Navigation Links
'Smothered' genes combine with mutations to yield poor outcome in cancer patients
Date:7/15/2008

Johns Hopkins Kimmel Cancer Center researchers have identified a set of genes in breast and colon cancers with a deadly combination of traditional mutations and "smothered" gene activity that may result in poor outcomes for patients.

The Hopkins team showed that this smothering process, called epigenetic inactivation, contributes to the aggressiveness of breast and colon cancer by disrupting biochemical pathways that normally suppress the runaway growth of cells that is the hallmark of cancer. While mutations alter pathways by rewriting the gene's DNA code, epigenetic marks affect genes without changing the code itself.

"Until studies like ours, it was easy to think that if we didn't find gene mutations in certain biochemical pathways linked to breast or colon cancer, then those pathways were normal in such patients," says Stephen Baylin, M.D., the Virginia and D.K. Ludwig Professor for Cancer Research and deputy director of the Kimmel Cancer Center. "Now we know that, in some patients, the pathways involved with newly discovered mutated genes are often more frequently disrupted by epigenetic mechanisms rather than genetic ones."

"That's a powerful insight that could help us diagnose patients quicker, predict the course of their cancer more accurately and in the future treat the disease more effectively," adds Baylin. A report on this work appeared May 27 in PLoS Medicine.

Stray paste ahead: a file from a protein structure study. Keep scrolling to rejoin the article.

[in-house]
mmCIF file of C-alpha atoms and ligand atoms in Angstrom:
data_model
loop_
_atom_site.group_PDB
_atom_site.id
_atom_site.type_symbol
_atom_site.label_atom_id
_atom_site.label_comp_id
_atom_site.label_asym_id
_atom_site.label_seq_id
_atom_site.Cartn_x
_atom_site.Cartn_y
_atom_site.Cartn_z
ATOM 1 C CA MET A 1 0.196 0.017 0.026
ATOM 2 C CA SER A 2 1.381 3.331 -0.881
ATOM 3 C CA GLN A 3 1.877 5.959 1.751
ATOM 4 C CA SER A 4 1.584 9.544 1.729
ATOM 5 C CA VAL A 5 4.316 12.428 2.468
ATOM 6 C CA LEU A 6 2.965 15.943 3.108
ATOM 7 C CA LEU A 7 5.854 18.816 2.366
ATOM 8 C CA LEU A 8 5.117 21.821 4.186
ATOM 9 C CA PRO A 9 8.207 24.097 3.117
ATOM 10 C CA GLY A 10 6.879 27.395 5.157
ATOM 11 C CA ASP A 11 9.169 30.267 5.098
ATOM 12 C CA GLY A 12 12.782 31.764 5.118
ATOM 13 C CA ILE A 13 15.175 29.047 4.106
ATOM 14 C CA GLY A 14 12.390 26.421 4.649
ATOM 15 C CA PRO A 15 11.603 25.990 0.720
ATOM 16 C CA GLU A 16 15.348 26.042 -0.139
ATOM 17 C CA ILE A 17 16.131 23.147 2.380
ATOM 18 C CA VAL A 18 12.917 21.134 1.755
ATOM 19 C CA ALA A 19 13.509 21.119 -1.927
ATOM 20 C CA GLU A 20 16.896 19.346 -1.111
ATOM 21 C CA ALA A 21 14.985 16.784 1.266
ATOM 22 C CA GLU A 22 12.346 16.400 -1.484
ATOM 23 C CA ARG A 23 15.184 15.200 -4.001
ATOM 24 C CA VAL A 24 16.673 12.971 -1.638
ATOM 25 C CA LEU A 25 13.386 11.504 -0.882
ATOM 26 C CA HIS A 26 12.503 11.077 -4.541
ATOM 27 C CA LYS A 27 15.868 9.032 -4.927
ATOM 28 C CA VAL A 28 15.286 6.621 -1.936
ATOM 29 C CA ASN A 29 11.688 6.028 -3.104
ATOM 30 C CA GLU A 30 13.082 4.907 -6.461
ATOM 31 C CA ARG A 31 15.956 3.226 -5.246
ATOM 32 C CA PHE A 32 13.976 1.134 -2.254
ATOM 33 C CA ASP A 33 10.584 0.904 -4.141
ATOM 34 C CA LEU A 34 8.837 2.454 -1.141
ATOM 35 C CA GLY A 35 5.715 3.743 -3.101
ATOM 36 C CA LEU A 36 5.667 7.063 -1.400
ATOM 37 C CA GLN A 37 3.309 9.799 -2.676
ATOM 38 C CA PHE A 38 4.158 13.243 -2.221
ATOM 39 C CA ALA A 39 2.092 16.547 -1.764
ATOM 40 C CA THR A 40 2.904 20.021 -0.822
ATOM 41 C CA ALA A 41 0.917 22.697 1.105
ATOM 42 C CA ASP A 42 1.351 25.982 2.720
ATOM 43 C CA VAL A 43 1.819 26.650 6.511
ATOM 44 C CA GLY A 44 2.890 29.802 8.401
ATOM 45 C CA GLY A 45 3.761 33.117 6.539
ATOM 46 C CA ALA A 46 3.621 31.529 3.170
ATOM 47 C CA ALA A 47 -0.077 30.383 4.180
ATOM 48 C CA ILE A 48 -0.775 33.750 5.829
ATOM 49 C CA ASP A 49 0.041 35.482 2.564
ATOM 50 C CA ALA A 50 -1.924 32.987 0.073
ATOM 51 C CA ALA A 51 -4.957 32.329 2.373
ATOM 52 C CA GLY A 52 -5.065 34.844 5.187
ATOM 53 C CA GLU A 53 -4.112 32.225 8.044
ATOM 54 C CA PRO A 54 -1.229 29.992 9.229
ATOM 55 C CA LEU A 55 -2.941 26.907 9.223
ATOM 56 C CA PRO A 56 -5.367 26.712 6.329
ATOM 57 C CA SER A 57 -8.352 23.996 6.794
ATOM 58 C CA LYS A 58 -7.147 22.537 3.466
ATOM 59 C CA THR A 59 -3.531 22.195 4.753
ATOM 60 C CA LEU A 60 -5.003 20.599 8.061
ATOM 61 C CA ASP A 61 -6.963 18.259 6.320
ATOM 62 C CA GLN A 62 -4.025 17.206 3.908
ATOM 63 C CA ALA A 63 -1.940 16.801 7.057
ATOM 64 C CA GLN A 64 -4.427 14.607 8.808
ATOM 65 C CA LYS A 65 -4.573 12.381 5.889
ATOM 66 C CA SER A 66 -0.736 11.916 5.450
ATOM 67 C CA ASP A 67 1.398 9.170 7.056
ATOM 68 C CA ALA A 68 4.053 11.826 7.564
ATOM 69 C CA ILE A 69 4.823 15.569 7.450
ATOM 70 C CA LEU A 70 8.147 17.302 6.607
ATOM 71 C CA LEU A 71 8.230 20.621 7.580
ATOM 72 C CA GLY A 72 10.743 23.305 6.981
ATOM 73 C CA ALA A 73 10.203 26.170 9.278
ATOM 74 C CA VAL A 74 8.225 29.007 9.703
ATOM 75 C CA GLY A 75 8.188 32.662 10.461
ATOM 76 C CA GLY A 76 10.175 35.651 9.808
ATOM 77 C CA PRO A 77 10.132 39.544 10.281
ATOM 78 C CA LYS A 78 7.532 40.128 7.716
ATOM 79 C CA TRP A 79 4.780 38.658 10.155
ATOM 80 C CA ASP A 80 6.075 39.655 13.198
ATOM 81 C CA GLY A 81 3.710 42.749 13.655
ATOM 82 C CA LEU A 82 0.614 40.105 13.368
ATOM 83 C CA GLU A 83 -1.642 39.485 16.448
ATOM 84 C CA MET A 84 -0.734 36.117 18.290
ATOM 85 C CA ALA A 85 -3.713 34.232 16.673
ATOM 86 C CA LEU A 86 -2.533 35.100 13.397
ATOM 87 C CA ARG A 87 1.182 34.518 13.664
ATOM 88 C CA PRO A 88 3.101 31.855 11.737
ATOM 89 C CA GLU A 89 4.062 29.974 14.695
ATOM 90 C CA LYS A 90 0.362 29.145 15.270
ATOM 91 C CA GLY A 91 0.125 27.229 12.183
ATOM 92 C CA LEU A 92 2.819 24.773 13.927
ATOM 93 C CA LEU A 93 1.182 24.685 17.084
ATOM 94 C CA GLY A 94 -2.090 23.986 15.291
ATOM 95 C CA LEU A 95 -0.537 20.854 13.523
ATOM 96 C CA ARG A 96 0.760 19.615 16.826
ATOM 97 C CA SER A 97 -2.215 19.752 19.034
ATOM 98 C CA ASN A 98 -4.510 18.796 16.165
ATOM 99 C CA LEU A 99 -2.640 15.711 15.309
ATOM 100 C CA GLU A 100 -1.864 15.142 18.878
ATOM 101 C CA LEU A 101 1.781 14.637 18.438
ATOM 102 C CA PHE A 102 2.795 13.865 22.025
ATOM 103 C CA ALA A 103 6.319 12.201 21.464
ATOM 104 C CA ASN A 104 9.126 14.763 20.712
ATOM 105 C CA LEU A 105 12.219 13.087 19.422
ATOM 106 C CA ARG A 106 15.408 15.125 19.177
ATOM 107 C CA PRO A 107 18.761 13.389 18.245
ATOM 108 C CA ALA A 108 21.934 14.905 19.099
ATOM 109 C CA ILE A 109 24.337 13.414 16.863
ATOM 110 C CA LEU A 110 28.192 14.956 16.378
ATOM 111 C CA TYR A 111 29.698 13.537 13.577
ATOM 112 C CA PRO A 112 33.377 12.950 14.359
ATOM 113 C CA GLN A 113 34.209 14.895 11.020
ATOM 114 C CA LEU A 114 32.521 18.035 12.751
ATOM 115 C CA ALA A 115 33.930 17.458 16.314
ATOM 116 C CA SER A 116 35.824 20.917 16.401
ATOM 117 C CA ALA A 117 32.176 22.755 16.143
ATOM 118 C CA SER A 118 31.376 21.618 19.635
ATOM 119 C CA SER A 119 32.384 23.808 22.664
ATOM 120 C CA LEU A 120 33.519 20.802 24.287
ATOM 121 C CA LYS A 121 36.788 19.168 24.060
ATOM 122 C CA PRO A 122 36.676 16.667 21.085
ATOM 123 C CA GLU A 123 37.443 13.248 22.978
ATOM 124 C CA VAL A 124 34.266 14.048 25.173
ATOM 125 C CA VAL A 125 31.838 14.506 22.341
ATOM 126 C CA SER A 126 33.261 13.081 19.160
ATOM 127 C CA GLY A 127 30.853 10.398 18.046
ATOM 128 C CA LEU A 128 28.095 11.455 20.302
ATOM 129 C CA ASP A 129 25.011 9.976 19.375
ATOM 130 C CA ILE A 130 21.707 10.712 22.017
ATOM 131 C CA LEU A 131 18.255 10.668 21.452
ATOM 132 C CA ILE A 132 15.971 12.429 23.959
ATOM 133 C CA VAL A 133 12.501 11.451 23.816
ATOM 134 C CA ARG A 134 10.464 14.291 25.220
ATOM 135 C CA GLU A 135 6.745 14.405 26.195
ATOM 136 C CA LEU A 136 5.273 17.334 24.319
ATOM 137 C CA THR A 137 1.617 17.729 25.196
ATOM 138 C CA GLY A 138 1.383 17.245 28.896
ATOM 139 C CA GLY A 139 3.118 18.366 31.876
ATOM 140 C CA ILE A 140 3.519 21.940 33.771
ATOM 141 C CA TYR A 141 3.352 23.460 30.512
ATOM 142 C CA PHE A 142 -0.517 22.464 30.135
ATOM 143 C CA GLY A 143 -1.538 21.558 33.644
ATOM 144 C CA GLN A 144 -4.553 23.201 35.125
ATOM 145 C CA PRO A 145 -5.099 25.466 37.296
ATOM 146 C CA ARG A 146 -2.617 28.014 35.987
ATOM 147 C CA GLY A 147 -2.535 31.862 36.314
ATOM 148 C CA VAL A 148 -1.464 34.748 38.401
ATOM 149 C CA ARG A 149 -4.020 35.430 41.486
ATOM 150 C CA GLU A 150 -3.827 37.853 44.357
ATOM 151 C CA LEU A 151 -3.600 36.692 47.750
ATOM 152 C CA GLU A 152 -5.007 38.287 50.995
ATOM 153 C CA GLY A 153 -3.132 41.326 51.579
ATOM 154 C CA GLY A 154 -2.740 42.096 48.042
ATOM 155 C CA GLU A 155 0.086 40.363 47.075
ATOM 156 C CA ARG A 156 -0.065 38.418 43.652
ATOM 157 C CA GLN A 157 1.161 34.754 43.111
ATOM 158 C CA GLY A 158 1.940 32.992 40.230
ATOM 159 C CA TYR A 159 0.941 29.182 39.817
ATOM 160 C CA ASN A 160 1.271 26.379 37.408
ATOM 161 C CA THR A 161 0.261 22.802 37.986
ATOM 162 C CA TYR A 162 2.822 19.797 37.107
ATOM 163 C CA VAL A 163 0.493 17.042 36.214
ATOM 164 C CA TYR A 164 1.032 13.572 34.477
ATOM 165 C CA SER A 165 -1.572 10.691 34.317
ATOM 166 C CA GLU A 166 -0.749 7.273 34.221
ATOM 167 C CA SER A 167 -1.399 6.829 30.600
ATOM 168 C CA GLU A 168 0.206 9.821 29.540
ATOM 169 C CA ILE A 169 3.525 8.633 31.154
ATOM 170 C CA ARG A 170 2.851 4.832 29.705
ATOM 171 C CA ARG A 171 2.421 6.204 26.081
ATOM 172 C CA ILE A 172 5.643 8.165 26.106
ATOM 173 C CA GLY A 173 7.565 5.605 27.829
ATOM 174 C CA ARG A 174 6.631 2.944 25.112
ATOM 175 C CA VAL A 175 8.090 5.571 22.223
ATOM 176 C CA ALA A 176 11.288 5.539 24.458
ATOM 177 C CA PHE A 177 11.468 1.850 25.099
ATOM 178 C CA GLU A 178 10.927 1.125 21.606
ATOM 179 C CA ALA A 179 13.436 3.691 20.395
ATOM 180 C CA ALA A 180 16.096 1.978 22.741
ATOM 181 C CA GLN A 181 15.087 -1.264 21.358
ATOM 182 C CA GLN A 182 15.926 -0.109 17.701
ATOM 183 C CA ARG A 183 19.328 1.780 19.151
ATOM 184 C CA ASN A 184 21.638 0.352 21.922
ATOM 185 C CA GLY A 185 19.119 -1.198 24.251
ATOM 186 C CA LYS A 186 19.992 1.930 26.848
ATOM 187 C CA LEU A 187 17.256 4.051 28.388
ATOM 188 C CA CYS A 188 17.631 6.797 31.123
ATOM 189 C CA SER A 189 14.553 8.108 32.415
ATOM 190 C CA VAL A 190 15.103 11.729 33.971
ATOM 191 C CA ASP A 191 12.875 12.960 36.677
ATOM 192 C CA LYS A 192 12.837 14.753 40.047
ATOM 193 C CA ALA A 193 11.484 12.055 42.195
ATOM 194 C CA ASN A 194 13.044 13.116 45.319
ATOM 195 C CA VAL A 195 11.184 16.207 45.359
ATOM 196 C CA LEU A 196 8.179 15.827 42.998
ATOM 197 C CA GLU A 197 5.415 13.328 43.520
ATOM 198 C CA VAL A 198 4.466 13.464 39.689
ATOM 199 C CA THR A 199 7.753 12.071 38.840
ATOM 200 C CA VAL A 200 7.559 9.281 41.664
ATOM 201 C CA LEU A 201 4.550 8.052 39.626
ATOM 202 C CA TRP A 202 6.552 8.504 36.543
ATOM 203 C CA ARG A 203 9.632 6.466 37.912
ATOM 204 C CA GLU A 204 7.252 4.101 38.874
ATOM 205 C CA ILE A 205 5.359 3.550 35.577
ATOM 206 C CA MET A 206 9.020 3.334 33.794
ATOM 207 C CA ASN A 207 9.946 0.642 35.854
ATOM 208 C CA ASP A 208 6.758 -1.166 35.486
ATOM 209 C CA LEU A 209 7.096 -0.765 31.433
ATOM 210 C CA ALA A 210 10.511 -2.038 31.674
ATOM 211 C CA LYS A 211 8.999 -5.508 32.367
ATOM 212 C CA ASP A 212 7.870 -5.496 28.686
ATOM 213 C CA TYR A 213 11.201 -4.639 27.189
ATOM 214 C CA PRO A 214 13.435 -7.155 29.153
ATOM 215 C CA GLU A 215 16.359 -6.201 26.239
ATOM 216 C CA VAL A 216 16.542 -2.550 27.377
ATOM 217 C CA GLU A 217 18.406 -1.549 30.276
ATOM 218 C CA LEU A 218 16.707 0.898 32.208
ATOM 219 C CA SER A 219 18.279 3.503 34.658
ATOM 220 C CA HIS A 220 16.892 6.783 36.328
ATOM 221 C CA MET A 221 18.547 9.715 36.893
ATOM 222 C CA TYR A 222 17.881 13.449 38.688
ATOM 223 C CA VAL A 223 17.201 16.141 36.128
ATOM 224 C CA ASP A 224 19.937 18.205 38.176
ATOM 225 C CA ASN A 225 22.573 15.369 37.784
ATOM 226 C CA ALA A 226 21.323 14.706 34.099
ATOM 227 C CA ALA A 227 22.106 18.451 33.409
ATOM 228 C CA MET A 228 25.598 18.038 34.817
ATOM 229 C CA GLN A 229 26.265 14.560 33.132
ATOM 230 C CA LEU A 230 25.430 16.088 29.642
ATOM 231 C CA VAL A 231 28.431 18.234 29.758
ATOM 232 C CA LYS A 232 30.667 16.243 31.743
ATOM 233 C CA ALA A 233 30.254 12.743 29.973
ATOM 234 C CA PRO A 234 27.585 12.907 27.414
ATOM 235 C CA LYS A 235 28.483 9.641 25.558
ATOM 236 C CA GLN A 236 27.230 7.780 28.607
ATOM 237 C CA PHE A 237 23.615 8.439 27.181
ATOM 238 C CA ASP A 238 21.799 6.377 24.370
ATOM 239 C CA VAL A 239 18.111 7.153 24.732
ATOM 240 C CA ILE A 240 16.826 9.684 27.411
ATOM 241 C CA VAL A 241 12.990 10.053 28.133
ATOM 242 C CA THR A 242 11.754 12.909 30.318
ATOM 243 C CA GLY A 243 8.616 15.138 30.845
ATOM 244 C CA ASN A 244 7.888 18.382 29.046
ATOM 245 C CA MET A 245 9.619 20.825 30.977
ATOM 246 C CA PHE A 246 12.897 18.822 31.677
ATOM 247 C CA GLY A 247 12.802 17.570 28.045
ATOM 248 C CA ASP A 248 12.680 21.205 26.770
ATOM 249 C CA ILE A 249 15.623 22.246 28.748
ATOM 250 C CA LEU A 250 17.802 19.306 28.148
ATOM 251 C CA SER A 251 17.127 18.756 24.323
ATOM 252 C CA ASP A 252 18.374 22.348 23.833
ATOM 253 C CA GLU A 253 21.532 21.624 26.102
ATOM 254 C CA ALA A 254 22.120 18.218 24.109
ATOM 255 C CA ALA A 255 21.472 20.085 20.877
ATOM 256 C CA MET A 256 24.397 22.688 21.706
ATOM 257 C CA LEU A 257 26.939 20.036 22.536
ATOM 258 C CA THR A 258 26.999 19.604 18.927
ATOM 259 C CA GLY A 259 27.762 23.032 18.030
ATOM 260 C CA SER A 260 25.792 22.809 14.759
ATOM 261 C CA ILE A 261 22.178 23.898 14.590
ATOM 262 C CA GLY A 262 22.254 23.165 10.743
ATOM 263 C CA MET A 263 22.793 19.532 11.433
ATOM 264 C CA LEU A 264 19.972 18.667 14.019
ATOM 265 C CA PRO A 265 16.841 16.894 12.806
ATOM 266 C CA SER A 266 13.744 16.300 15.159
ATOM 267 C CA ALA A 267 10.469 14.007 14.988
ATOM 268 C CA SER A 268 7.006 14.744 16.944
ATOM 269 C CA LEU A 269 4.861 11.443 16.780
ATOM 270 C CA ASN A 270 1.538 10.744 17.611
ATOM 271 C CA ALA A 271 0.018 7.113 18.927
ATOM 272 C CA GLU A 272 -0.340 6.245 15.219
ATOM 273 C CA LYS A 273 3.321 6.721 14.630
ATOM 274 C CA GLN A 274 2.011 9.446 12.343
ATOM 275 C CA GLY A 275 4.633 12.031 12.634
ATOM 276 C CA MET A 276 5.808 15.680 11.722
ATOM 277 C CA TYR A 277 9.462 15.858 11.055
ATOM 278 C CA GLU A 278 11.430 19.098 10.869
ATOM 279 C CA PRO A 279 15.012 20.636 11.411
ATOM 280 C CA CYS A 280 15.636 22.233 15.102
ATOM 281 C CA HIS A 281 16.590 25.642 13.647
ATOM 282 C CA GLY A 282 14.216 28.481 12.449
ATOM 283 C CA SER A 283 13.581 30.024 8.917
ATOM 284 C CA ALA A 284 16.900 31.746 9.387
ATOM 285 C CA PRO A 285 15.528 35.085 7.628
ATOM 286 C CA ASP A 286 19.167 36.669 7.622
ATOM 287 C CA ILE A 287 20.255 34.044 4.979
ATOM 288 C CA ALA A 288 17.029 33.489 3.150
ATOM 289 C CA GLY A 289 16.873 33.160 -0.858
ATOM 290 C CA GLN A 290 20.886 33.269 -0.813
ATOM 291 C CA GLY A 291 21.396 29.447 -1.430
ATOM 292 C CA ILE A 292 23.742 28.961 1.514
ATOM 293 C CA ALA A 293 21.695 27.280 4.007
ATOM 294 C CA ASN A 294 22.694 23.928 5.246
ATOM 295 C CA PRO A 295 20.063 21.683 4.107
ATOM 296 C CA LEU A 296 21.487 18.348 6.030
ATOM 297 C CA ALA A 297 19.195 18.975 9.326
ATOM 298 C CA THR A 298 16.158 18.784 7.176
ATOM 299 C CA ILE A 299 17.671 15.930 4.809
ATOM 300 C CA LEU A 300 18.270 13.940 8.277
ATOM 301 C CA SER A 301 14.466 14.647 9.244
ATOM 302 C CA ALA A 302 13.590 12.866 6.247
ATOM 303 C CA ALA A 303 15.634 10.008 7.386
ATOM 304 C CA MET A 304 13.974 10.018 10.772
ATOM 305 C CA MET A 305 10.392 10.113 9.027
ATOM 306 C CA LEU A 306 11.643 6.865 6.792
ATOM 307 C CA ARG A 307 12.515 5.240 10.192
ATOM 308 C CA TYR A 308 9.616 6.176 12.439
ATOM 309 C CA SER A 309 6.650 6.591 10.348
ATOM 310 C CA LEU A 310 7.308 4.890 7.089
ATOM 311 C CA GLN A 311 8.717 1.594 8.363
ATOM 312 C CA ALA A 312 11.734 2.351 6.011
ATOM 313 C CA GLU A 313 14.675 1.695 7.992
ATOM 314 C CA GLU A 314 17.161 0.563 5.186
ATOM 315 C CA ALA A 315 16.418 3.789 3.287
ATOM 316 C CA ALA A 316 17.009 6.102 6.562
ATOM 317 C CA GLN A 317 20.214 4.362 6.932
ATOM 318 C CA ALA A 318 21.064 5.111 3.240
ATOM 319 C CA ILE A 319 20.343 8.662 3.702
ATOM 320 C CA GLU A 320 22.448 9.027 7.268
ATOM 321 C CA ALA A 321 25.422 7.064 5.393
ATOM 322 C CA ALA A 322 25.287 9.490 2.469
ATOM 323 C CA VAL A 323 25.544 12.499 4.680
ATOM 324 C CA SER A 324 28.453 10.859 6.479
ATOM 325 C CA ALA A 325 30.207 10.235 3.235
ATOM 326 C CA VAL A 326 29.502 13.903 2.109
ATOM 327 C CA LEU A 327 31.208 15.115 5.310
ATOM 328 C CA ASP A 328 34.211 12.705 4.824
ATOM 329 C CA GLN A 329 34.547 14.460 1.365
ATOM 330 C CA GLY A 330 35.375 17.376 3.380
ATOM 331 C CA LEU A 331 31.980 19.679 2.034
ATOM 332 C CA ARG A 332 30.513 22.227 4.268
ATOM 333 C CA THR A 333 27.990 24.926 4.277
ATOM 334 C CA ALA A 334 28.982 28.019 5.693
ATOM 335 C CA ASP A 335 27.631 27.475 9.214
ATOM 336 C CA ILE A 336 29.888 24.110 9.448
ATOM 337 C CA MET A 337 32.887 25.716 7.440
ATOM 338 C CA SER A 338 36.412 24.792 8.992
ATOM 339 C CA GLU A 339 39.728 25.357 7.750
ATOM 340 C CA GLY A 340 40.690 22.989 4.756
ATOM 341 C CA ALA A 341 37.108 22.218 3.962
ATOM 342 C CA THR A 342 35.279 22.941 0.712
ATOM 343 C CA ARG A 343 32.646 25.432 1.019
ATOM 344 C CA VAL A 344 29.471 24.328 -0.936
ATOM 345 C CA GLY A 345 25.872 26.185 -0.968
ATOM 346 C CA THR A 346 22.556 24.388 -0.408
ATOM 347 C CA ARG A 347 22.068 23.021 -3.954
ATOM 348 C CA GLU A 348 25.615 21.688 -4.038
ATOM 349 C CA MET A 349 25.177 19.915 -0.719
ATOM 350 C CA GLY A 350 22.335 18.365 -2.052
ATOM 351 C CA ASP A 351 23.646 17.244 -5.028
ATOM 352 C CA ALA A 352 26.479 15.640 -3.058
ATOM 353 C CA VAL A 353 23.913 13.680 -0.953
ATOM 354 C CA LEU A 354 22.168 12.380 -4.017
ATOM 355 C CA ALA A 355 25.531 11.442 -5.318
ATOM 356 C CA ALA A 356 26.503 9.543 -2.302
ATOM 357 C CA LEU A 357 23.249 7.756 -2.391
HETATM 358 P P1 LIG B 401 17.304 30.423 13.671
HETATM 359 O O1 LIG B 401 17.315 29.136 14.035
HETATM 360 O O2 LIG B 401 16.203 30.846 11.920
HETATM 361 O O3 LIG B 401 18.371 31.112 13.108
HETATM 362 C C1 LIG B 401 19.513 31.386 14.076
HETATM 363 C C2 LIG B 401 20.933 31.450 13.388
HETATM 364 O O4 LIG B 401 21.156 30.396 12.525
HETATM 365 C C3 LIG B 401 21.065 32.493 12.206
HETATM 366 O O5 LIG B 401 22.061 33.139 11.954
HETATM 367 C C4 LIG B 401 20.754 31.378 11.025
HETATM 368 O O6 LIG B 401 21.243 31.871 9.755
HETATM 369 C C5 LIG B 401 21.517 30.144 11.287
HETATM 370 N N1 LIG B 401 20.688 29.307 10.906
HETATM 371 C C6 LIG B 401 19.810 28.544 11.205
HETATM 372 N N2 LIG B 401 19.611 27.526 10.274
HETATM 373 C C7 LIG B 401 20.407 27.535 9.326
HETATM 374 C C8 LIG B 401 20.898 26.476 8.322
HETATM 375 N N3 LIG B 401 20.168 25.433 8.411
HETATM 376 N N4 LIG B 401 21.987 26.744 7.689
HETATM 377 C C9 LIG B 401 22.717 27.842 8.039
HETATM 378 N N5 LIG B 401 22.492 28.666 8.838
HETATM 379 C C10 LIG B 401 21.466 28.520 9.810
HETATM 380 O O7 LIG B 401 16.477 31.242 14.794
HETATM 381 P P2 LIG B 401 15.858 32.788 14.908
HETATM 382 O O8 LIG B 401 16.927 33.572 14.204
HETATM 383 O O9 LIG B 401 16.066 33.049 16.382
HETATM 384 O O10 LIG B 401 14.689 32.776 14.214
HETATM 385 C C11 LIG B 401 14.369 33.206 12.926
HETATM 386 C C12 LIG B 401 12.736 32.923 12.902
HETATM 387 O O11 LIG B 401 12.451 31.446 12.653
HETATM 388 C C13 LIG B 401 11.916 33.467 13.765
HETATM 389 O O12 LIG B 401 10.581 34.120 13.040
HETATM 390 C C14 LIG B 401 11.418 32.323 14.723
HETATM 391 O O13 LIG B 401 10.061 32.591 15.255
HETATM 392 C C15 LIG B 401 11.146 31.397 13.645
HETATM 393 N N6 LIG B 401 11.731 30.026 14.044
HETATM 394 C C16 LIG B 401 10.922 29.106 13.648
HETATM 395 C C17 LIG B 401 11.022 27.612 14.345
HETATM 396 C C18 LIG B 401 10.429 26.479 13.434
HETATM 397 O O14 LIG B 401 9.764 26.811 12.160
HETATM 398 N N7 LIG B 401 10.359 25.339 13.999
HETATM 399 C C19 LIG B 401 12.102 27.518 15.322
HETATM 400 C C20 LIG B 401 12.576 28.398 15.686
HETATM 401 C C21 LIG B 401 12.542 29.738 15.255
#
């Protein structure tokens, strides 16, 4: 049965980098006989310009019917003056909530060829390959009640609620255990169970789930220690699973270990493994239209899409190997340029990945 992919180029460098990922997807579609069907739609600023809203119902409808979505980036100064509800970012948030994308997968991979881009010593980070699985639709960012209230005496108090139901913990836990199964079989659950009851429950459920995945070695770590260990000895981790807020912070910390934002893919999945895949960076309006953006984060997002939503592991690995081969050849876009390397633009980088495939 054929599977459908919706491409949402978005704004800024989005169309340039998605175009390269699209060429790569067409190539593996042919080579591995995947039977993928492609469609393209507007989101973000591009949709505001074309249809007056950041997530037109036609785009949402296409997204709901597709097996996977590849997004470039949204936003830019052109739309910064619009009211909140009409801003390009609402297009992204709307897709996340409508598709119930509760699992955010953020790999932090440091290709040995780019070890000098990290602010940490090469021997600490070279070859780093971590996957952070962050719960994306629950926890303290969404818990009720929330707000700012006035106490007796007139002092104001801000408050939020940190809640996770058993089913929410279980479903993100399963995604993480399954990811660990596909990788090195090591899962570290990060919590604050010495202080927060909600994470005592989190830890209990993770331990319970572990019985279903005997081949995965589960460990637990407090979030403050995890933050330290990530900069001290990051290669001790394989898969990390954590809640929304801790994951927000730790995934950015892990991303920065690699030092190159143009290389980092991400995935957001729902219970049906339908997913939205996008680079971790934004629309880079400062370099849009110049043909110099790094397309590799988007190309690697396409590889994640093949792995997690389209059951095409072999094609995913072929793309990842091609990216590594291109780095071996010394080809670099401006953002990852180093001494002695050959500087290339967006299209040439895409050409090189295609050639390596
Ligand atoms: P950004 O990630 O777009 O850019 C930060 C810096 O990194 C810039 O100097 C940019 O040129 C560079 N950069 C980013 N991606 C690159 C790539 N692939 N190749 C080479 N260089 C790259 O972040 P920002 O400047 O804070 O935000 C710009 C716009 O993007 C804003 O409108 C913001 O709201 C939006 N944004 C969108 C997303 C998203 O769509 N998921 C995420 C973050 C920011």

The team made their discovery using microarray technology - special silicon chips carrying pieces of genetic material that allow thousands of genes to be analyzed at one time. For this study, microarrays were tailored to locate cancer-related genes inactivated by an epigenetic process called DNA methylation. This methylation involves the binding of molecules called methyl groups to elements of DNA called cytosines that are located in a gene's "on-off switch." Excess methylation smothers the gene with too many methyl groups and interferes with the gene's normal protein production, setting the stage for a lethal cancer.

Some 189 mutated genes in breast and colon cancers, previously identified by a Kimmel Cancer Center research team, were screened for methylation by Baylin's group. They found 36 genes that were infrequently mutated in cancer, but were "hyper"methylated, often in both breast and colon cancers. After reviewing samples from 30 breast and 20 colorectal cancer patients as well as information from public microarray databases, the researchers found 18 of these genes that were strongly linked to poor outcome of patients with tumors carrying these changes.

For most of the genes, the researchers were able to reverse their epigenetic change and reactivate them in test tubes by stripping off excess methyl groups. This suggests that new treatments designed to reverse hypermethylation could be a simpler and more practical approach to treating cancer than strategies that attempt to replace, deactivate or compensate for mutated genes, according to Baylin.

Baylin also believes that the methlylated genes identified in this study could be inactivated in a broader range of cancers as well. That means the current findings could be extended to other cancers, improving the ability of physicians to predict the course of additional types of tumors, he says.